The producer of the Monster Hunter series, Ryozo Tsujimoto, has made it very clear that Monster Hunter World won’t have any microtransactions. The aim of the game is to have players work together and form a community, instead of fostering competition for additional monetization. How revolutionary!
Despite all of the good games that came out, 2017 will very likely go down in gaming history as the year of the loot box, to borrow a phrase. And, as a direct reaction to the controversy, there’s going to be a lot of both indie and AAA games that will turn the lack of microtransactions and loot boxes as a selling point. It’s a sad situation, but what’re you going to do? One such game is Monster Hunter World, which is shunning microtransactions because it doesn’t want to foster competition among players, but rather cooperation.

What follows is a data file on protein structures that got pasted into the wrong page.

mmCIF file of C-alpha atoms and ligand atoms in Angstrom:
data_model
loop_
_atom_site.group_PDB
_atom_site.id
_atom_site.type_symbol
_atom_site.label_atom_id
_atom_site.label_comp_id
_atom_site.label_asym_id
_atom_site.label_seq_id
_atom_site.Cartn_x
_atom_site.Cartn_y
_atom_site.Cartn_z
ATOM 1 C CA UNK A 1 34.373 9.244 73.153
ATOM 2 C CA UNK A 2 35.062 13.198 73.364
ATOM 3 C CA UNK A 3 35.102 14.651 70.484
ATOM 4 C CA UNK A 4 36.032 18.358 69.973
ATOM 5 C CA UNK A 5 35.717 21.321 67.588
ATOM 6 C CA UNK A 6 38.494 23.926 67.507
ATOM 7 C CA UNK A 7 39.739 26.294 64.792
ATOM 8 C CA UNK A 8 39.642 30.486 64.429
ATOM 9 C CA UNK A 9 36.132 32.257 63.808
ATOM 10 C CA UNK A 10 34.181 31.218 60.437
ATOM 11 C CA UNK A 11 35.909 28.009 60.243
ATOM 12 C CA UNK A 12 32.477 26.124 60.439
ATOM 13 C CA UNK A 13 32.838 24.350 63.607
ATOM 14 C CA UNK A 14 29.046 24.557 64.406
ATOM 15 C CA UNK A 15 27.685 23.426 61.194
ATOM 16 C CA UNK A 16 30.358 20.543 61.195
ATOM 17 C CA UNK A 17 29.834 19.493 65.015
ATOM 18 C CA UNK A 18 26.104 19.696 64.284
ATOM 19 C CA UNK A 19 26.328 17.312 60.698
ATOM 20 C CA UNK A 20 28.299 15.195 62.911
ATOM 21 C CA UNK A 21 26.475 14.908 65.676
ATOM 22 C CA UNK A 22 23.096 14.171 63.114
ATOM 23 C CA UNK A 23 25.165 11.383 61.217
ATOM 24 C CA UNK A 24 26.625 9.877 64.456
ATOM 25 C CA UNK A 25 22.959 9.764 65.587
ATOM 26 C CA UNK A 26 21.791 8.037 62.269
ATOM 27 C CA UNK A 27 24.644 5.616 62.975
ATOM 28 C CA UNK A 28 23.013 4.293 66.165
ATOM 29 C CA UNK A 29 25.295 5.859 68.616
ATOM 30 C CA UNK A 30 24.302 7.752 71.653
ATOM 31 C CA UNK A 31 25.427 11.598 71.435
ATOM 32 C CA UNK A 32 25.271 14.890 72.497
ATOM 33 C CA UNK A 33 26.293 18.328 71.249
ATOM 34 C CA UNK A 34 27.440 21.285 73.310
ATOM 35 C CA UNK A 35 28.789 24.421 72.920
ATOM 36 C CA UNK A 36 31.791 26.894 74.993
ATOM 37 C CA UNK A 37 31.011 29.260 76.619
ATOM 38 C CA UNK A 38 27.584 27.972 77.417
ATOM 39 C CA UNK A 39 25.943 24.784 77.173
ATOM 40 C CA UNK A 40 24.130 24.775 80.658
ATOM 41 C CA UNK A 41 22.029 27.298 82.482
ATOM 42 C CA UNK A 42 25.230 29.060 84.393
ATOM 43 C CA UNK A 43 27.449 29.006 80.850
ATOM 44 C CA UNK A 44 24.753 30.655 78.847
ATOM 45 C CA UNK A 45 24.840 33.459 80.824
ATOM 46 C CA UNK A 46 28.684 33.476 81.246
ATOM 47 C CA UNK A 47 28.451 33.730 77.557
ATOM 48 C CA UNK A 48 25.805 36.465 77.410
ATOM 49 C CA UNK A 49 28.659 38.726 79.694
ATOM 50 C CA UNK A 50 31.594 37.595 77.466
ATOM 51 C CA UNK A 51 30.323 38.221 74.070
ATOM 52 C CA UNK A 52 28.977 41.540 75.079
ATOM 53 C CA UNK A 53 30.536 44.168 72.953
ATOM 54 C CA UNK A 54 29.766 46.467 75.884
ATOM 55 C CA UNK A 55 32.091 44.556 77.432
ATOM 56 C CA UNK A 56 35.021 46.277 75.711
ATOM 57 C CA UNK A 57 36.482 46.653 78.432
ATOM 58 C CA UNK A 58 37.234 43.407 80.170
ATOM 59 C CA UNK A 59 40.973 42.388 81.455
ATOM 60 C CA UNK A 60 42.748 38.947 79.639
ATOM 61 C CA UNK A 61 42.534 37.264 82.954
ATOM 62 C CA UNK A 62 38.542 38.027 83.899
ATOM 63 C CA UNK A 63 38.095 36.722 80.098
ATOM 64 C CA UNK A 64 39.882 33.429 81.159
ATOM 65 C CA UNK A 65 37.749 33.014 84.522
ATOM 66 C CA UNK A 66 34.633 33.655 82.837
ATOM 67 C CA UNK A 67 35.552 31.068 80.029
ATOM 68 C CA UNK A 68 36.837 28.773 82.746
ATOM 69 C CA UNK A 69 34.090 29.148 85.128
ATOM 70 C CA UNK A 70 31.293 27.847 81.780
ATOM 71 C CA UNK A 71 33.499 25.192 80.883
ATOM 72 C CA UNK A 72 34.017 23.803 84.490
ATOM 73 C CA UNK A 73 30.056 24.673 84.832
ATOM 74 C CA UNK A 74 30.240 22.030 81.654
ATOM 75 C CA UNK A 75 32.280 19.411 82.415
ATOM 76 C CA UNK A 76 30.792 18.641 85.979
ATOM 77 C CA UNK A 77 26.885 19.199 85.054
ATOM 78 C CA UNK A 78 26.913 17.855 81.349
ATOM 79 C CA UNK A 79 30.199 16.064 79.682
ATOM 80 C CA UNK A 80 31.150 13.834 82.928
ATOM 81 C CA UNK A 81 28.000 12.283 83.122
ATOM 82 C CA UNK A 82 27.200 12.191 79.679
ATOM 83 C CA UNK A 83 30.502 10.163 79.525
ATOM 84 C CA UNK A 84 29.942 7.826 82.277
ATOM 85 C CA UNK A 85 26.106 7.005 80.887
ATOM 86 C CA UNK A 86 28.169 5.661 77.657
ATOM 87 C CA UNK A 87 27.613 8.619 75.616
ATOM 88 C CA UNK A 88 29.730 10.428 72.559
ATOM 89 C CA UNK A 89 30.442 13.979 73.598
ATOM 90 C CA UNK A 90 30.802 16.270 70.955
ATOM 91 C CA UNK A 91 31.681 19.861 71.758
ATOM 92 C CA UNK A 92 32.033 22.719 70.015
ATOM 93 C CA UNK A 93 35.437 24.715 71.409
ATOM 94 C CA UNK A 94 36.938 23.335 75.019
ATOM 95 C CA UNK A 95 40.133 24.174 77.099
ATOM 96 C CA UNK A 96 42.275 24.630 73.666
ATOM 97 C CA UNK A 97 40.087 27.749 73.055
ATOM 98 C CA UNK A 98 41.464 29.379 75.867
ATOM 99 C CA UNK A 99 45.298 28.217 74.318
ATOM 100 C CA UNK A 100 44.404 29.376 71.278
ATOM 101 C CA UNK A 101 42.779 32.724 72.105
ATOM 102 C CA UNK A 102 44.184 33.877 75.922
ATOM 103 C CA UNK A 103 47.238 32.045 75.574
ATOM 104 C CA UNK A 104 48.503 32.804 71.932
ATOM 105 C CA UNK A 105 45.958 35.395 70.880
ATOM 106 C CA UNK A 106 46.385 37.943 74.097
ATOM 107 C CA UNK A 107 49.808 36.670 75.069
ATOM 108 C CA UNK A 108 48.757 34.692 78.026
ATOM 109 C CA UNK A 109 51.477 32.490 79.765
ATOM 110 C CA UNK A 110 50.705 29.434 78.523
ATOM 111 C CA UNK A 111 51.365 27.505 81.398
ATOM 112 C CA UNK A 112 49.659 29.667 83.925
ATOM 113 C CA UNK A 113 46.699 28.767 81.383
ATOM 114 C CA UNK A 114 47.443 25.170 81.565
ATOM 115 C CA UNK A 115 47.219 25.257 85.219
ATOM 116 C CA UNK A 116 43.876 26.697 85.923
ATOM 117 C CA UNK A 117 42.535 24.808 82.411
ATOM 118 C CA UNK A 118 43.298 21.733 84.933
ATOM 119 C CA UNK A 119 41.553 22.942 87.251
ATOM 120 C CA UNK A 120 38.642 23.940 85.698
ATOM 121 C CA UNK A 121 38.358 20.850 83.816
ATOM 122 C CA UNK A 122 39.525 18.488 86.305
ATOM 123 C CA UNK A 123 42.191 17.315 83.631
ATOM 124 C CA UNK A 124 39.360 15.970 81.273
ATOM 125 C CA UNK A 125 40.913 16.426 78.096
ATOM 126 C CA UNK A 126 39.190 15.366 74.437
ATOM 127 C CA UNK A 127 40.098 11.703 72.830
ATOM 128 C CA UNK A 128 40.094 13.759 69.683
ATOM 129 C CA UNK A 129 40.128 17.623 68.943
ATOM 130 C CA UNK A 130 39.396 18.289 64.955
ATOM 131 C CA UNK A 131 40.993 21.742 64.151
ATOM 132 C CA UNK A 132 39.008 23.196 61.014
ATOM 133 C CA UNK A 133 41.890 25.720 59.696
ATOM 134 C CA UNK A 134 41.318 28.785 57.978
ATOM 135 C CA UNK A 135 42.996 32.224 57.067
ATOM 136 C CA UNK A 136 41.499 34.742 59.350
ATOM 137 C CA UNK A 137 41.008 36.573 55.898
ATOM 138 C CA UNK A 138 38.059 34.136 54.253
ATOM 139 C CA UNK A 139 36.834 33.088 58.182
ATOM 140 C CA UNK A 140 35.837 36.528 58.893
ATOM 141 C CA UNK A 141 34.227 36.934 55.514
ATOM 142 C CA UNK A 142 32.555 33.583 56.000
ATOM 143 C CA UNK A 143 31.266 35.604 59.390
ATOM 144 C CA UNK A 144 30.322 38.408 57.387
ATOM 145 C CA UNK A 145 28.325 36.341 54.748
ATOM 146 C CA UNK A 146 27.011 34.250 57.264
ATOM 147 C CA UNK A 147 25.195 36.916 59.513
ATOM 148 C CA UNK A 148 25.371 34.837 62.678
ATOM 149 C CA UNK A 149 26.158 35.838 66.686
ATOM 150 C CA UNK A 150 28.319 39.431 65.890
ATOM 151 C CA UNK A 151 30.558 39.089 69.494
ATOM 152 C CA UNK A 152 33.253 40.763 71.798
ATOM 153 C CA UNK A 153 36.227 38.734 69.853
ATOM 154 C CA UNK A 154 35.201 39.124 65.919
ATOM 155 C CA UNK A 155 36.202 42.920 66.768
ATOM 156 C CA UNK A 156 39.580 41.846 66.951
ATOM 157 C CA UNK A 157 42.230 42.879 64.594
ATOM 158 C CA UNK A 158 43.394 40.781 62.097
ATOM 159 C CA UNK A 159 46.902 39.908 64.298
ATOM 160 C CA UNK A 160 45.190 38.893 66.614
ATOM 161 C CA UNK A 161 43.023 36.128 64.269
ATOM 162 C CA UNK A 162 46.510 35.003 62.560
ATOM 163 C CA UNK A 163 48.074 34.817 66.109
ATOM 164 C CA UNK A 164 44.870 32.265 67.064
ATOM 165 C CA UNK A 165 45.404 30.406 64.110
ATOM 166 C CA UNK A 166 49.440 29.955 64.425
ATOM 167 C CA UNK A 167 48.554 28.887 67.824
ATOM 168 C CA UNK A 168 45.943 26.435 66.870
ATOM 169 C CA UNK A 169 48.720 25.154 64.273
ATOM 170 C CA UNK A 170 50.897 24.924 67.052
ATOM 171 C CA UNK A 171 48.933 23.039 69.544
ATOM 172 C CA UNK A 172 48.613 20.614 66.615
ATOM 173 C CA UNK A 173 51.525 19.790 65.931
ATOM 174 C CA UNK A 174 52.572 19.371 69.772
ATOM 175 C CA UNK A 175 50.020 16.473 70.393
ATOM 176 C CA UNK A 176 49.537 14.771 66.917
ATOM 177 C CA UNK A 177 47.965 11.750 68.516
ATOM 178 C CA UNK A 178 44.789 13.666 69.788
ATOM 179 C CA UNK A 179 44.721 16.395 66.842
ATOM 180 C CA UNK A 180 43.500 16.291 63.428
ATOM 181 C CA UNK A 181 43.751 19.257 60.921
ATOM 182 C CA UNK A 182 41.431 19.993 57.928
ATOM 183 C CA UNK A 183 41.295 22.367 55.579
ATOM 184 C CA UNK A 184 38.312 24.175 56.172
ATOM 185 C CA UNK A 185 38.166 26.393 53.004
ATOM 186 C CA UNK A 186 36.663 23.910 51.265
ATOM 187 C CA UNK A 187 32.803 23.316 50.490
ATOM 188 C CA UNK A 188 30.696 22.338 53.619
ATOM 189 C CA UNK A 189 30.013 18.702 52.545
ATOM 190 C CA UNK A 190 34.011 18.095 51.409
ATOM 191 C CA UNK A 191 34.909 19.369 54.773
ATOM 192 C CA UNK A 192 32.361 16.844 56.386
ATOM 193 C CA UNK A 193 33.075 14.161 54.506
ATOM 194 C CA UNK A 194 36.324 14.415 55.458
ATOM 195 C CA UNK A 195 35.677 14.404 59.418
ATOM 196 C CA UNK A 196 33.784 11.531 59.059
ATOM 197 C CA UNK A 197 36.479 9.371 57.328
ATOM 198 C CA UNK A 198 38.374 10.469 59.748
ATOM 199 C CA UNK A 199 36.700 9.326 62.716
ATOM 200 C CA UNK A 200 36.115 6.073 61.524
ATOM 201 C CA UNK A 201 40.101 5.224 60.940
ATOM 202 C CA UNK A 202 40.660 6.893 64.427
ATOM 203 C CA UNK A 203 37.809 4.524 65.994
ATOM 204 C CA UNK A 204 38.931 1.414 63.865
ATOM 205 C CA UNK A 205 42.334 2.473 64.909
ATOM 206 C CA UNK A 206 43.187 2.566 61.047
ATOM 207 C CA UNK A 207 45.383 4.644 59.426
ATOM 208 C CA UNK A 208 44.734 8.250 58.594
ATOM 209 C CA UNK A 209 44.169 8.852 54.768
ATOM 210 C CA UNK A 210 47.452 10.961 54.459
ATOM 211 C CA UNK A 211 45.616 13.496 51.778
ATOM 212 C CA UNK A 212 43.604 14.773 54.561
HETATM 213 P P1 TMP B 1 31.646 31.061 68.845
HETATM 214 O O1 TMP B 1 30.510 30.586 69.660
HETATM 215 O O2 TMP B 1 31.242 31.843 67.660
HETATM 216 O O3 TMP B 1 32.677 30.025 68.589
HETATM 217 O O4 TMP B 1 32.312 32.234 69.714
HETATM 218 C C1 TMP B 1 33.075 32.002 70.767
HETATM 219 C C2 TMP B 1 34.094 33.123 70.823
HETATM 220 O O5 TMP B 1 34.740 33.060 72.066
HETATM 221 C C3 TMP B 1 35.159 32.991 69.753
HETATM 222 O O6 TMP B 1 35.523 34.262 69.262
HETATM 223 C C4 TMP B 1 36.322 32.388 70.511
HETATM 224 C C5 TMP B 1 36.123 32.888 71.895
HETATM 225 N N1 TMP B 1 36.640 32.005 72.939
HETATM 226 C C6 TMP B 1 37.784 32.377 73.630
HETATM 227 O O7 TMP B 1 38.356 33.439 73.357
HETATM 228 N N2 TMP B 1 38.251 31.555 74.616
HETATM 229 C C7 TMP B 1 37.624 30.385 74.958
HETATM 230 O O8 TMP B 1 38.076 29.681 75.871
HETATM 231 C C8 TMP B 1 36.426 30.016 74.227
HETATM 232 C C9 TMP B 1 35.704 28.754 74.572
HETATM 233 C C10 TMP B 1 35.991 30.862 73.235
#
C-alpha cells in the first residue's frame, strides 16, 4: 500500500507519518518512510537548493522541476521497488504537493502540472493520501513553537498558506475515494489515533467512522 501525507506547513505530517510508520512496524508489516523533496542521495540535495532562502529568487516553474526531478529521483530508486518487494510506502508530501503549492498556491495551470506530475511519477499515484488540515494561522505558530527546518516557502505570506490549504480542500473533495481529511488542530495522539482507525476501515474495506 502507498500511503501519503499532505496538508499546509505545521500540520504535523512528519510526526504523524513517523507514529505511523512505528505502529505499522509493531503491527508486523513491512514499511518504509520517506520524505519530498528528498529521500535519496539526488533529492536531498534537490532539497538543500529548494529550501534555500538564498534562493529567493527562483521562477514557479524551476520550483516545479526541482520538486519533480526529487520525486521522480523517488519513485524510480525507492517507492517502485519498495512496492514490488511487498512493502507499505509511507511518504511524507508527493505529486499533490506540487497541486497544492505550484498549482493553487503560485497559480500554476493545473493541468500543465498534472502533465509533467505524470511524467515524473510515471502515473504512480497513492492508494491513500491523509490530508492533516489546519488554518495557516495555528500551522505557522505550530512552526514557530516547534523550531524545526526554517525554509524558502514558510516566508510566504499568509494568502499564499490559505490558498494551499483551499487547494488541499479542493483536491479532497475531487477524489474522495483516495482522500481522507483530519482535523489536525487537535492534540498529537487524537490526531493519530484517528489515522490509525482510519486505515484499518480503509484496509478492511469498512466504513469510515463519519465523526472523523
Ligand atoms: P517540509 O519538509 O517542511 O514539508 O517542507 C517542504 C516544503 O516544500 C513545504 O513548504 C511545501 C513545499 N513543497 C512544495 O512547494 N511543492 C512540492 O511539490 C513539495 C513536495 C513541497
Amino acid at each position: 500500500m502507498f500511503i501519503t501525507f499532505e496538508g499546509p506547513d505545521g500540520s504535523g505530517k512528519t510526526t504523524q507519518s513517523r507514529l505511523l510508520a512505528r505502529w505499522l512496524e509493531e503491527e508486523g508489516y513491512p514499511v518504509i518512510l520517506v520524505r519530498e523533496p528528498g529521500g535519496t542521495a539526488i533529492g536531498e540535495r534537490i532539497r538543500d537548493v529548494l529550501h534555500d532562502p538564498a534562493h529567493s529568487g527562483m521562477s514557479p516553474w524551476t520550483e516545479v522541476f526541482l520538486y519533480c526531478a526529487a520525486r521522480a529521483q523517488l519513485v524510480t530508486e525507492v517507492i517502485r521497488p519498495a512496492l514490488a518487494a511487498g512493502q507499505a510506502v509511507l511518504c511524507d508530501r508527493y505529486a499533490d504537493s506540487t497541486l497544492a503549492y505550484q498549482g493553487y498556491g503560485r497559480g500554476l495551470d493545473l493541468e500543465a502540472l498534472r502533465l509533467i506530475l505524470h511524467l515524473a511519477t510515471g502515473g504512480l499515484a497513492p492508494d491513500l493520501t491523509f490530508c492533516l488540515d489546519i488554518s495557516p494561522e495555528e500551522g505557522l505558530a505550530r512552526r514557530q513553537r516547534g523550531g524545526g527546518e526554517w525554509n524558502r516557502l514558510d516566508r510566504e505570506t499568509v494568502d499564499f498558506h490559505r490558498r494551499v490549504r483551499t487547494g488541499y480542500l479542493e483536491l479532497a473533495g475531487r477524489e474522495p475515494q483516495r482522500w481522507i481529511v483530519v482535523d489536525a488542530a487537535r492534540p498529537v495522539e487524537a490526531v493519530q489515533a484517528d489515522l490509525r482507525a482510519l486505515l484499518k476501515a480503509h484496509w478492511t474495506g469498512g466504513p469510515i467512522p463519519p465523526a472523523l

In a recent interview with Trusted Reviews, series producer Ryozo Tsujimoto was adamant that there will be no microtransactions in Monster Hunter World. He thinks that the inclusion of loot boxes will damage the camaraderie between the players. He says: “This is a co-op game and you’re going out in up to four-people parties. The idea is that there’s a harmony in the four players going out and you’re going to get on well together. If you feel someone hasn’t earned what they’ve got or they’ve got a better weapon just because they paid for it and you worked for yours, that creates friction.”
Another important aspect is preserving the difficulty of Monster Hunter World. In case you run into a difficult obstacle while playing, the game won’t give you the option to throw money at it until it goes away. Instead, you’ll have to figure everything out through playing the game, and/or working together with your team. Or, sign up for Adopt-A-Hunter. This shouldn’t sound like such a novel concept, and it’s kinda sad that it does.